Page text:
November/December 2018
Biological sprout inhibitor could stop fungal growth By Scott Stuntz, Contributing Writer

Given increased global regulation, there has been a search for alternatives to CIPC. One such alternative sprout inhibitor is the biologically derived molecule 1,4-Dimethylnaphthalene (DMN)

2017 saw European retailers and potato growers scramble to comply with rules requiring lower rates of the commonly used sprout inhibitor chlorpropham (CIPC). Since 2012, Europe has been drawing down its allowances for the chemical and has moved to require other measures, such as active recirculation in storages.

One reason for increased regulation of CIPC has been health concerns associated with a chemical byproduct, 3-chloroaniline, that has been tied to significant negative health effects at high enough levels, including possibly causing cancer.

Given increased global regulation, there has been a search for alternatives to CIPC. One such alternative sprout inhibitor is the biologically derived molecule 1,4-Dimethylnaphthalene (DMN), which is naturally found within potatoes.

The chemical has been used for several years and is the active ingredient of commercially available sprout inhibitors including those from Meridian, Idaho-based 1,4 Group.

Research on DMN is ongoing and its exact mode of action is still unknown. However, it is clear that what it does is distinct from how CIPC inhibits growth in tubers.

“We should always know what we’re putting in our food. We should have an idea of how it functions and what it does,” said Michael Campbell, biology professor at Penn State Behrend. “That is one reason why we’re very cautious about CIPC. We know how it functions and that has a lot of people nervous about how it functions.”

DMN effects on other organisms

Campbell has done work on both CIPC and DMN. Recently he led a team of undergraduates to look at what effects DMN would have on other organisms that might be present in a potato storage, namely fungus.

“It was serendipity,” he said. “I had a student in the lab who asked what does DMN do to other organisms and I said ‘I don’t know.’”

Starting with bread yeast, the students found that the molecule inhibited the growth of fungus. The release of the team’s full research is pending, in which they looked at how several fungal strains reacted to DMN, but Campbell related what happened when the team looked at one strain of fusarium.

The research showed that the molecule stopped the growth of the fusarium but didn’t kill it. Unlike CIPC, DMN’s effects on potatoes are temporary. That not only goes for DMN’s sprout inhibiting effect, but its effects on fungal pathogens as well. After application, it eventually will evaporate and once the chemical is not present, fungal organisms will begin to grow again.

Because of that, Campbell describes DMN’s effects as “fungistatic.” While the results are intriguing, the project is only a first step into finding out which fungal pathogens DMN affects and exactly how it affects them.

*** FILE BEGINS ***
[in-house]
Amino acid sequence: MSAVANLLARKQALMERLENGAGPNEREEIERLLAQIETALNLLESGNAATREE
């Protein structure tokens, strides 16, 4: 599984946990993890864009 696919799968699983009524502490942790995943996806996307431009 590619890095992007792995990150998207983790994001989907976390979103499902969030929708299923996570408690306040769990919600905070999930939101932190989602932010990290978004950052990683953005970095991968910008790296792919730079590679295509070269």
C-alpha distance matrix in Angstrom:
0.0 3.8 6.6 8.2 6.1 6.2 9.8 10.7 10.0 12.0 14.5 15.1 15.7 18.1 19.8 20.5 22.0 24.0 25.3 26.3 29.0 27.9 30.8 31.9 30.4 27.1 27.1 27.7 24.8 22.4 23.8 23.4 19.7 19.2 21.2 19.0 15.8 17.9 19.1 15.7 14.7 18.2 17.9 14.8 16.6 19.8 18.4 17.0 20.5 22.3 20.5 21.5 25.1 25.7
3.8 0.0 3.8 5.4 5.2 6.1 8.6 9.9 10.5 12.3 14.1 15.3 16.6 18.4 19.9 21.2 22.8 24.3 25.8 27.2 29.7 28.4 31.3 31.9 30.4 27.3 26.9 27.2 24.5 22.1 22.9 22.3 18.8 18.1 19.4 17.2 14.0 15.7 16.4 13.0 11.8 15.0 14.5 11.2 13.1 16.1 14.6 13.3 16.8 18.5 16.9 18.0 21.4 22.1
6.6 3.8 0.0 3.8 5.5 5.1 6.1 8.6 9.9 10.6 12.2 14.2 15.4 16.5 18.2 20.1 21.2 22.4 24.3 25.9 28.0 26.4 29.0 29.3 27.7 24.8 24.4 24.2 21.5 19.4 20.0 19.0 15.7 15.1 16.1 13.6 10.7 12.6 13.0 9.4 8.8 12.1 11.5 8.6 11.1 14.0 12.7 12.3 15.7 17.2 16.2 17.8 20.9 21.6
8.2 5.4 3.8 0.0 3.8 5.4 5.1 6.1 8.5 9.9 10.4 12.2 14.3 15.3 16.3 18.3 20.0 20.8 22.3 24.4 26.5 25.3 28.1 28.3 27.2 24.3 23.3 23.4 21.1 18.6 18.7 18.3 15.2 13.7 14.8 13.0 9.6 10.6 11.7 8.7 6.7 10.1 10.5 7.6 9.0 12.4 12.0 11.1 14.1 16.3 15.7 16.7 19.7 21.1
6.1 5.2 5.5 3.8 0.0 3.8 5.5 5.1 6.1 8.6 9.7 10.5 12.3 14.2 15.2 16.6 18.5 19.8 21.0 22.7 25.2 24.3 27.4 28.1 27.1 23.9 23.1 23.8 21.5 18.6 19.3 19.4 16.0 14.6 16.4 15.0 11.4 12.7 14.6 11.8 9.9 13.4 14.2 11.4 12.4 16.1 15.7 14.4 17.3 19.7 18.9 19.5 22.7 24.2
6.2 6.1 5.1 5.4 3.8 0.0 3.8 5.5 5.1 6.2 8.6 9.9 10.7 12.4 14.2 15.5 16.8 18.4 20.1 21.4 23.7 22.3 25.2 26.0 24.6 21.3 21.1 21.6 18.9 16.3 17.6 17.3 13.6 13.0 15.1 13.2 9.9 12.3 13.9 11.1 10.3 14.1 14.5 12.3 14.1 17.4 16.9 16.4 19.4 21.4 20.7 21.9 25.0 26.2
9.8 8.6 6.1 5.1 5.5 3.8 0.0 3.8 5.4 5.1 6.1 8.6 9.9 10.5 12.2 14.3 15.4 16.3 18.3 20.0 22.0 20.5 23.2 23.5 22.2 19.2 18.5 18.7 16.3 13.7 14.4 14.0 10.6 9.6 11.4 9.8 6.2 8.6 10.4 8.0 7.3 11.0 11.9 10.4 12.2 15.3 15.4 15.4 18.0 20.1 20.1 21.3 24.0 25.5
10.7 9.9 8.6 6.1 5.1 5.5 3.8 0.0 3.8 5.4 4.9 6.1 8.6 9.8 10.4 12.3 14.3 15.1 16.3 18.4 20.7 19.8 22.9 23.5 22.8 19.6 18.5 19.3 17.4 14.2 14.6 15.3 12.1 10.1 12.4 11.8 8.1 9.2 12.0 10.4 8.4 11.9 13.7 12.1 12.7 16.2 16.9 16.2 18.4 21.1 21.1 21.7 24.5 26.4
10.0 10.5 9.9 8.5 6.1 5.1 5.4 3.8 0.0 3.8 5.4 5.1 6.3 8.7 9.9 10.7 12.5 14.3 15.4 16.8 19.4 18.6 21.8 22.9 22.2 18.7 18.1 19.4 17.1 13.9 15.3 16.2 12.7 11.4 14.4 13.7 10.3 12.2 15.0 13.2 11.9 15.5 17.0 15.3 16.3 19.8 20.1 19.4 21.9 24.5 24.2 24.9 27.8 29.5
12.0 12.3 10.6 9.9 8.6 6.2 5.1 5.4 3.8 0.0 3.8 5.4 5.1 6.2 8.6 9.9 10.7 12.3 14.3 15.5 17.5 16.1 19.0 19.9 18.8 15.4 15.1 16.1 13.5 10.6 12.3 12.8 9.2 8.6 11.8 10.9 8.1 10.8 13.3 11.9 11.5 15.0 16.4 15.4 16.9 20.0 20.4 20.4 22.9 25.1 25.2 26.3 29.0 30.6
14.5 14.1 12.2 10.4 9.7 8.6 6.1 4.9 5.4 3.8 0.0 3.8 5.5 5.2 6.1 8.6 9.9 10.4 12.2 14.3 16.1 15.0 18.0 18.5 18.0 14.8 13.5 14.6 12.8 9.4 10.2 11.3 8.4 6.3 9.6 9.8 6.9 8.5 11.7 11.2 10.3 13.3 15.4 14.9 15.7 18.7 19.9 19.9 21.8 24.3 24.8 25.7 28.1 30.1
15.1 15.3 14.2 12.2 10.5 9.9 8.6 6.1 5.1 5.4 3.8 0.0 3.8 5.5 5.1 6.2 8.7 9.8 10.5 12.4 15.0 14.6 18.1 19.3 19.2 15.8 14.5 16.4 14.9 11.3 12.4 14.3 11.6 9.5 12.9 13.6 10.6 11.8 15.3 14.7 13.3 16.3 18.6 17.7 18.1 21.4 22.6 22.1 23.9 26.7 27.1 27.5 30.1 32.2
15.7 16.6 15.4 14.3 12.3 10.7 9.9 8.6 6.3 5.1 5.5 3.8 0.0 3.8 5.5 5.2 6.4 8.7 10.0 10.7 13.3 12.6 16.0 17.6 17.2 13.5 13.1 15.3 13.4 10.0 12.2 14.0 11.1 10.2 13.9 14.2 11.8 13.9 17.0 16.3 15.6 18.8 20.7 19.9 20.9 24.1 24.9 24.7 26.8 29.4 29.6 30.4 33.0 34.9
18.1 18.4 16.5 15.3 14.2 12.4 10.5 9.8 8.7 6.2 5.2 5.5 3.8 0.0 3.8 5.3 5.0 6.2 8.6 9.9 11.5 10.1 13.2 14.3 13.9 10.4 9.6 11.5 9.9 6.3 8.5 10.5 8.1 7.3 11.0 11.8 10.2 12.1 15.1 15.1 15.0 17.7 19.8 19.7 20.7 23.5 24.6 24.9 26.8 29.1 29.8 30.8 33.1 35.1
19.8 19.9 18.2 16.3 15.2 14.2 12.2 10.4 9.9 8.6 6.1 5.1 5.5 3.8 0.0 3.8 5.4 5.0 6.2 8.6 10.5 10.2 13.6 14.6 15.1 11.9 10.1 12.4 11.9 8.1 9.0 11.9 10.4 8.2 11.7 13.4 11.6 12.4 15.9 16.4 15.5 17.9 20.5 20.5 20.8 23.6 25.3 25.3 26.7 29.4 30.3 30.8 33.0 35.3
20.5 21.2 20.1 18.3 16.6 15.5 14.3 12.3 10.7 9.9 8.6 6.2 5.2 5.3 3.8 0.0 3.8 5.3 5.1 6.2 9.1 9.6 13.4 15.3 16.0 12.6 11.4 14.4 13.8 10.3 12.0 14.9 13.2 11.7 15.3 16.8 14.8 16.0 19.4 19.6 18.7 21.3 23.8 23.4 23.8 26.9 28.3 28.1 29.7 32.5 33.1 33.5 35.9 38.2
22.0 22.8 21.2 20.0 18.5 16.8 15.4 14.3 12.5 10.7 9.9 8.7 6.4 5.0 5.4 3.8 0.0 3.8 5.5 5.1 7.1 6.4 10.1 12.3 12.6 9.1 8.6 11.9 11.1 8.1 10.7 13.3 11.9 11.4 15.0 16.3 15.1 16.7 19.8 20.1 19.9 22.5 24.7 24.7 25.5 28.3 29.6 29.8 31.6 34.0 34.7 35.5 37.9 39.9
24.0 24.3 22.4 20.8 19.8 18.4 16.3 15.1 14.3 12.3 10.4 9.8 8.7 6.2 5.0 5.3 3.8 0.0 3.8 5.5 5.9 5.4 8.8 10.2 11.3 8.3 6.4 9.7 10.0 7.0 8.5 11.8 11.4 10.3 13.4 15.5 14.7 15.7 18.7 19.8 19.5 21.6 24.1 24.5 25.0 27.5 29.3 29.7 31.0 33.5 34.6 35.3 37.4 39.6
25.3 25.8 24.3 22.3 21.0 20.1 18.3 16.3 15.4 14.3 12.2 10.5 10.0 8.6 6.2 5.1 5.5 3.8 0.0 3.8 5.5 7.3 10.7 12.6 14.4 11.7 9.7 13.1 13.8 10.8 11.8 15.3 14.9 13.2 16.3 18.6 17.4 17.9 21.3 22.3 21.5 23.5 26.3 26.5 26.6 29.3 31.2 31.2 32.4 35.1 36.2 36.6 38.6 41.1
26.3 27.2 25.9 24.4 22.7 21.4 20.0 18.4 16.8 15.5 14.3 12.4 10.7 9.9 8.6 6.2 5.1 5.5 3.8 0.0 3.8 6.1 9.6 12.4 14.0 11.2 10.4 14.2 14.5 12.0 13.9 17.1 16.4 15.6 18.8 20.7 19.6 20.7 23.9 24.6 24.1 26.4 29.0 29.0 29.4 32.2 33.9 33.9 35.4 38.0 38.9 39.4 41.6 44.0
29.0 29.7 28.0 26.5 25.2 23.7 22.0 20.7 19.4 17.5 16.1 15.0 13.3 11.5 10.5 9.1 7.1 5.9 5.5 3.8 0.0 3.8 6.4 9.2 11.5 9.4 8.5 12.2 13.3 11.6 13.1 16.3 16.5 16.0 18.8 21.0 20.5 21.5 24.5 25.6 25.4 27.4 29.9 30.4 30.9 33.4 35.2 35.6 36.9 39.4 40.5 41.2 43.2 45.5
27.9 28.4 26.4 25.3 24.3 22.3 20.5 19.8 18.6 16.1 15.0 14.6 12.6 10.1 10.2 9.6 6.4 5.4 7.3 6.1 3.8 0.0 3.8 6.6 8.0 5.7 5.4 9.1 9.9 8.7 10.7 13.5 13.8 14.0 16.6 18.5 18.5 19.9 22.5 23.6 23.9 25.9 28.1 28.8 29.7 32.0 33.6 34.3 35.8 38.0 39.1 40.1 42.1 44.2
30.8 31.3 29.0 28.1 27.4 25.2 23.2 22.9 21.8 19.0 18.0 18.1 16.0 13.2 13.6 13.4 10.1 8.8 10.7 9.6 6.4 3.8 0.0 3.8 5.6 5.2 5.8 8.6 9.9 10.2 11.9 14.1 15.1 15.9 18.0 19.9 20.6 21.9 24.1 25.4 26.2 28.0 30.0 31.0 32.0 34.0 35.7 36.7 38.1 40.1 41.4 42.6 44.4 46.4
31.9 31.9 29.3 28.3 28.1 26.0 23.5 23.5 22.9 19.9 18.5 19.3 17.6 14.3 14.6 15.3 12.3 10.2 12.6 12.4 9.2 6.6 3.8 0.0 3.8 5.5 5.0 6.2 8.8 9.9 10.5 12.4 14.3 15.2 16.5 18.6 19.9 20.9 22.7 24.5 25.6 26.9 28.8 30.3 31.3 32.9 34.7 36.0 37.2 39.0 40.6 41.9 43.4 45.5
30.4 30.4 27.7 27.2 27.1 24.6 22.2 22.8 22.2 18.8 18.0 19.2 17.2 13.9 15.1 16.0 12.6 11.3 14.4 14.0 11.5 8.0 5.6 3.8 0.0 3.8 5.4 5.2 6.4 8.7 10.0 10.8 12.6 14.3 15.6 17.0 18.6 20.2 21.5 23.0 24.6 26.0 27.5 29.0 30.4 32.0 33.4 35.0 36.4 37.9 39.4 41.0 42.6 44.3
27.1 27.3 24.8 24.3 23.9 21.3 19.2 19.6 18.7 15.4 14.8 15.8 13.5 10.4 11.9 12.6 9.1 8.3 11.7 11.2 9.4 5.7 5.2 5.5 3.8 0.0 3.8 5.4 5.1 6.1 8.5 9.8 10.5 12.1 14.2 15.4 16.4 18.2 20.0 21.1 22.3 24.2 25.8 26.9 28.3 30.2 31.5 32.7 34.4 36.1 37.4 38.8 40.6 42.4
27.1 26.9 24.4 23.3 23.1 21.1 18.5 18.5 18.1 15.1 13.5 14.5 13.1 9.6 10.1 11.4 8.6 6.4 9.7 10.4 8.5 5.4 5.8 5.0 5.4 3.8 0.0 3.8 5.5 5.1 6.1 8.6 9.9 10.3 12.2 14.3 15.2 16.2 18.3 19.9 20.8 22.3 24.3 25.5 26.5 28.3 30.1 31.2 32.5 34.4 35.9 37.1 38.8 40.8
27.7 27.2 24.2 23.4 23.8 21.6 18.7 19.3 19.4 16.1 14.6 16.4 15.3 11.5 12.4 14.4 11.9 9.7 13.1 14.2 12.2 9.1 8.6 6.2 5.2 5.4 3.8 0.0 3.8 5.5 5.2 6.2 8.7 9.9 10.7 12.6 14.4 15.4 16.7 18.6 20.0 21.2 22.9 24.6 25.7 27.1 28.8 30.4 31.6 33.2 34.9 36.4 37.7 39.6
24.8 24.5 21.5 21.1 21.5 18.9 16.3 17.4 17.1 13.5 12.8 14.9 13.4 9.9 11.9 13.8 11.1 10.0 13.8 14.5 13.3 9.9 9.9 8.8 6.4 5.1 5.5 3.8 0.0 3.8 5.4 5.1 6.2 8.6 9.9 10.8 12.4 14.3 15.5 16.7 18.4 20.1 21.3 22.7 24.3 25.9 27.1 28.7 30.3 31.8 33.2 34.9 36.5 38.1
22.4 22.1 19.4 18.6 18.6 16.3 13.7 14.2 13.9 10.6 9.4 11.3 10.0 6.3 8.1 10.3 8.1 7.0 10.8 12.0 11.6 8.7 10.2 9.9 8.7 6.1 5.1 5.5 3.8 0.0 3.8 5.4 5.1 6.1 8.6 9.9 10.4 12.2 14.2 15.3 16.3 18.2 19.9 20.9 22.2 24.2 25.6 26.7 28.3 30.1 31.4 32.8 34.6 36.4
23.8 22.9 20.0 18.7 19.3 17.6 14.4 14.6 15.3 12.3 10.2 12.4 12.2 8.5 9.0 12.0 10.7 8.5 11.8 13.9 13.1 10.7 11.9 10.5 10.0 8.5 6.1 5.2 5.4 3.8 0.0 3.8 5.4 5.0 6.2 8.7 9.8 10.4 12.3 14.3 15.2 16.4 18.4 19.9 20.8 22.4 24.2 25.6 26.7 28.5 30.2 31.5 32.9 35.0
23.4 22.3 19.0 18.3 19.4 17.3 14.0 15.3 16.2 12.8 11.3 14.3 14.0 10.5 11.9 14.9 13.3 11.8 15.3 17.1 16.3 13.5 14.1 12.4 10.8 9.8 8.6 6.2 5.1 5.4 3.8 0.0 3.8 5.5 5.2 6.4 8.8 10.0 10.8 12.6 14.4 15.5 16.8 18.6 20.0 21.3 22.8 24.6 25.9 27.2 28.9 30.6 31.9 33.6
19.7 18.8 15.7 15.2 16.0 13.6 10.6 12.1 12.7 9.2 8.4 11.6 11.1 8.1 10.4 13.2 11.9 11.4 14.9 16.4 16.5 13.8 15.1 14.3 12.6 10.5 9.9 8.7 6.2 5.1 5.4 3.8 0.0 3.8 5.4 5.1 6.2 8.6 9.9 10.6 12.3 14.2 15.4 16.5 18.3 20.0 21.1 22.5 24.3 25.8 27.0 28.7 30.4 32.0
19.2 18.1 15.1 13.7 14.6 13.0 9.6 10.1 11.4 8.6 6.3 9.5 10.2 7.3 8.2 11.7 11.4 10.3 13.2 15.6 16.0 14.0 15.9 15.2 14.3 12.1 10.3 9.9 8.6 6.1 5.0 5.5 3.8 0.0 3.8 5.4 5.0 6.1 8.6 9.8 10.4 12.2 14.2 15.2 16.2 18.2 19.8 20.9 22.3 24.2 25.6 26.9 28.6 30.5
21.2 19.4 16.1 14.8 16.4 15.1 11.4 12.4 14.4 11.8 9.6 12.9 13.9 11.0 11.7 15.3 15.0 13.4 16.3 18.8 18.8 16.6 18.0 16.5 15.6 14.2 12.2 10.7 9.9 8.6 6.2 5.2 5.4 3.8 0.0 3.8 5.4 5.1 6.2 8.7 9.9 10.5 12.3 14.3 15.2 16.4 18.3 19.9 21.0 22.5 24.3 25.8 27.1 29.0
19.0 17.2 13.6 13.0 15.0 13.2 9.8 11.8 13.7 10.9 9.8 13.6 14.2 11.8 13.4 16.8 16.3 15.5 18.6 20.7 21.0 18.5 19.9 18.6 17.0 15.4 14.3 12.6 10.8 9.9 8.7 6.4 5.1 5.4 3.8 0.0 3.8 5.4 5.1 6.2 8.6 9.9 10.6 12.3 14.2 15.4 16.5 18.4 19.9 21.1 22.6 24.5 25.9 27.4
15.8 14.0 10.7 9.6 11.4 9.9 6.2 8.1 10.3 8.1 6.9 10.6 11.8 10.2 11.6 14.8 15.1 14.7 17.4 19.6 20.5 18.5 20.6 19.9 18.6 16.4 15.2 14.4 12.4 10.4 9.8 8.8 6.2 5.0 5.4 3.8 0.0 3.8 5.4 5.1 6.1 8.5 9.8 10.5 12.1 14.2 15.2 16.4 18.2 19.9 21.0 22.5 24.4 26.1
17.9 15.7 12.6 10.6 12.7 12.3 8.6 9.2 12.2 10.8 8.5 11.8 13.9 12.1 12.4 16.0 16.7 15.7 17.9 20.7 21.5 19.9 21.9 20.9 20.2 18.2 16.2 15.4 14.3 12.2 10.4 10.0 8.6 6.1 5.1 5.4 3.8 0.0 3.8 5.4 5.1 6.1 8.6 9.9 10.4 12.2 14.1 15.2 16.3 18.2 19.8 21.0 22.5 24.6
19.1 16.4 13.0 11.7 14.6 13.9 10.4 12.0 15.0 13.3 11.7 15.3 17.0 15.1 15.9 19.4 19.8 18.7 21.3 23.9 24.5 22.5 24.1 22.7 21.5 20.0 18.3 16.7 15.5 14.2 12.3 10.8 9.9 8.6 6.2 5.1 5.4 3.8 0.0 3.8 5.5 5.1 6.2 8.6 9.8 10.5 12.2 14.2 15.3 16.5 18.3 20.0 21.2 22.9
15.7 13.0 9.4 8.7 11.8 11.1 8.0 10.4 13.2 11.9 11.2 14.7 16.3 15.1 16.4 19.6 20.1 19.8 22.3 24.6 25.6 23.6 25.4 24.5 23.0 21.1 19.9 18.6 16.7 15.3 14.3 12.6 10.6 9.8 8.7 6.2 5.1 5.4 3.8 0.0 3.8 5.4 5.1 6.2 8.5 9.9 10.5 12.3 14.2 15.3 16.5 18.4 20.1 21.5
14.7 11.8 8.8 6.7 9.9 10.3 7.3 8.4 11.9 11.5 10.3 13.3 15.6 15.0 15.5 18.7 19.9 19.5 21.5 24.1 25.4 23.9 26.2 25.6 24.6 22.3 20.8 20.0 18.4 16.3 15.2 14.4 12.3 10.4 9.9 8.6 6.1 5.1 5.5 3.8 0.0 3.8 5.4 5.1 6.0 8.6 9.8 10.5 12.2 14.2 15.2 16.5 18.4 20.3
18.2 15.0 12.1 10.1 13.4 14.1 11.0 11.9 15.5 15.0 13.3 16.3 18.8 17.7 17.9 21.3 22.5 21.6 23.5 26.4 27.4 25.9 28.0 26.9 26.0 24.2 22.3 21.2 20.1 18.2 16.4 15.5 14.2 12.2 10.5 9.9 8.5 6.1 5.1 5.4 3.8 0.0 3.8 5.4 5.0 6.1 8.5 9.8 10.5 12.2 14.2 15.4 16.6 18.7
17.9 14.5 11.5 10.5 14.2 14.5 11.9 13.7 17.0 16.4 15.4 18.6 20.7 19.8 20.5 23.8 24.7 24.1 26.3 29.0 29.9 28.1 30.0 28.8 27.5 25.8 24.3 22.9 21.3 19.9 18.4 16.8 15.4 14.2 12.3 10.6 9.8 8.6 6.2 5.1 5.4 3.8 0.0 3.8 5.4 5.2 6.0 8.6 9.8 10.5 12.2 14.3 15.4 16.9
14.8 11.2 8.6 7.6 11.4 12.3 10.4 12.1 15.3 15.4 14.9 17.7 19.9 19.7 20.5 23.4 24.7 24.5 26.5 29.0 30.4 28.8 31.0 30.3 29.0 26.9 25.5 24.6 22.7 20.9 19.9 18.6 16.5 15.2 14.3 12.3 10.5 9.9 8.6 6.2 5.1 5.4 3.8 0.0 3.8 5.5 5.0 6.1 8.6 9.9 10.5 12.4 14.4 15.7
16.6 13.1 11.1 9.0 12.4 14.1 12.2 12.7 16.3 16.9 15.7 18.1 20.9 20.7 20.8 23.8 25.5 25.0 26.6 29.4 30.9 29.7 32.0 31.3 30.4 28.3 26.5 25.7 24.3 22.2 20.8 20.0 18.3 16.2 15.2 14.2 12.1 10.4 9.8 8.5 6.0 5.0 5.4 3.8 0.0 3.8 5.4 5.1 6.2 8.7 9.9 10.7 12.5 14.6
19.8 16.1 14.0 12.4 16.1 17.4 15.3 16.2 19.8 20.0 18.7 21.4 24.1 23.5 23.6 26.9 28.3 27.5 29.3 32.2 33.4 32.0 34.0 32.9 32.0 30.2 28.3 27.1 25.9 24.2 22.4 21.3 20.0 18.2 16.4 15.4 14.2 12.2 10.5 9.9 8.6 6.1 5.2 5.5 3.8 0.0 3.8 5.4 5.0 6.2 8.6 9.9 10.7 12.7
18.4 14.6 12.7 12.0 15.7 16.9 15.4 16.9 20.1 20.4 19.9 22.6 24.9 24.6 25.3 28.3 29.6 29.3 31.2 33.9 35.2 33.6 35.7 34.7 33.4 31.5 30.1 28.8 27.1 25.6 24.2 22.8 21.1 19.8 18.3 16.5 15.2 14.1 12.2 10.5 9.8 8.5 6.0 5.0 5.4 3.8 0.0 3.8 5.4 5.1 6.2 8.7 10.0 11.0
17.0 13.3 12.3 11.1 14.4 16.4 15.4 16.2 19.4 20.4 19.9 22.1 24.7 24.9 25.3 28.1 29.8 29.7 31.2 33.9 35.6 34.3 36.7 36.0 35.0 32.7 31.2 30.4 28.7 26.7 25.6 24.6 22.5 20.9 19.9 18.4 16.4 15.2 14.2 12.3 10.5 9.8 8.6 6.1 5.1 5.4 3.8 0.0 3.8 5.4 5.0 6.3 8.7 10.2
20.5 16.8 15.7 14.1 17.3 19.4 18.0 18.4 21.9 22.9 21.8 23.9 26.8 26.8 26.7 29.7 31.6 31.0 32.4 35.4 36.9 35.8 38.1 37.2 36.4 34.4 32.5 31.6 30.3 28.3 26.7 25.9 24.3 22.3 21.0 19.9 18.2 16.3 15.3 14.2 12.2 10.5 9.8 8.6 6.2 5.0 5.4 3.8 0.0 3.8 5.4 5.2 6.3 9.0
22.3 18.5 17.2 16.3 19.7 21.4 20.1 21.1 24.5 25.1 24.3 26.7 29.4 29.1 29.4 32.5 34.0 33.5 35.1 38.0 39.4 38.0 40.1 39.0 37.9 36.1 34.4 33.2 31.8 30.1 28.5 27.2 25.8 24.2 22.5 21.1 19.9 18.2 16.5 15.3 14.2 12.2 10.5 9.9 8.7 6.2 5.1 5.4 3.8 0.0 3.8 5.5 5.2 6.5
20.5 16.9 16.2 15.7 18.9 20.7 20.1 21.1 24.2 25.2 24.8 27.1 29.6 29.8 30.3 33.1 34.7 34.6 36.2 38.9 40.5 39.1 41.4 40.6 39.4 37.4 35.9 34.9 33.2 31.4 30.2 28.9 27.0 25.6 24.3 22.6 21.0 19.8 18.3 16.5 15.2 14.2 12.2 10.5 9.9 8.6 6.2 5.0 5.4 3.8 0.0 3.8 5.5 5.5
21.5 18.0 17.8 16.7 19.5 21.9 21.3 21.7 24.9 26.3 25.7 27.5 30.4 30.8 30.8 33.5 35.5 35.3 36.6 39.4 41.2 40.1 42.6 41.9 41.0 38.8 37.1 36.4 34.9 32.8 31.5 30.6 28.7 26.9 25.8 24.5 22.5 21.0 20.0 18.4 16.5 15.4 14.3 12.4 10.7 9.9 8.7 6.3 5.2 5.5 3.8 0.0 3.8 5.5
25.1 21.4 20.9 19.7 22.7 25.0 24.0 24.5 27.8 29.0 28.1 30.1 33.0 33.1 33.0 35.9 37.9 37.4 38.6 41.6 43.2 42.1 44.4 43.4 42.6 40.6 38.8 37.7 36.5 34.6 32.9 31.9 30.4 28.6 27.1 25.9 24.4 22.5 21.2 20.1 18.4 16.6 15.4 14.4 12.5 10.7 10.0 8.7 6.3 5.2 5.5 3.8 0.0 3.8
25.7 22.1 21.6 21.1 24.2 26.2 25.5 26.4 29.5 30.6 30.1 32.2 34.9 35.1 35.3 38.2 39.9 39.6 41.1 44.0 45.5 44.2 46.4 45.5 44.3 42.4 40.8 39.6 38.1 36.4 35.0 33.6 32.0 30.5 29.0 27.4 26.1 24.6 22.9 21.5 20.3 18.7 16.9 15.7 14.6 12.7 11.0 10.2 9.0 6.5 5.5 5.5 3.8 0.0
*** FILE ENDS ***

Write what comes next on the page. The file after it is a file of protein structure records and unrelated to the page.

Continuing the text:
This research confirms what growers have told Addie Waxman for years. Waxman is the director of research at the 1,4 Group. Because of those reports, she began conducting her own experiments in her lab and saw the same effect.

“In fact, I saw it in research projects where I wasn’t even trying to look for a fungistatic effect,” she said.

Fungus can’t keep up

Waxman said the findings are both interesting scientifically and in in how growers use DMN.

While the fungistatic effect is temporary, she said it can be enough to solve fungal pathogen problems in some cases.

Waxman said this is due to the other microorganism living on potatoes in storage. While the DMN doesn’t allow the fungus to grow, the rest of the non-pathogenic organisms on the potatoes are still multiplying. When the fungus starts growing again, it can’t compete with the organisms that have been able keep growing and getting stronger in the meantime.

However, in some cases the initial load of fungal pathogens may be high due to wet weather and the potatoes might be more vulnerable due to damage, requiring more than DMN to address.

“That’s a lot to ask from any chemical,” she said.

In those cases follow-up chemical control might be necessary.

“In the United States, 1,4 DMN is often used with other conventional chemicals and that’s because the growers have seen that 1, 4 DMN helps with sprouting. They’ve seen a reduction in numbers with fungus and with other microorganisms,” she said.

Waxman also said there are other benefits of DMN that should be looked at. Similar to the initial reports she heard from growers on the fungistatic effect, she has been told that 1,4 DMN could also help prevent discoloration from bruise and possibly prevent weight loss.

The two chemicals have different characteristics, both chemically and agronomically. DMN is a liquid at room temperature unlike CIPC, which melted from its solid form before application. Also the way they inhibit sprouts is different, CIPC inhibits sprouting only where it physically touches the potato. On the other hand, Waxman said DMN induces a systemic genetic response.

Campbell said there are still plenty of questions to be answered when it comes to DMN and its effects on fungal organisms, including which species it affects, how exactly the fungistatic effect works and what is the dosage range of DMN.

“To me it’s been a thrill, because it’s always fun to be working with something that has utility to society but at the same time has great scientific questions with it,” Campbell said.



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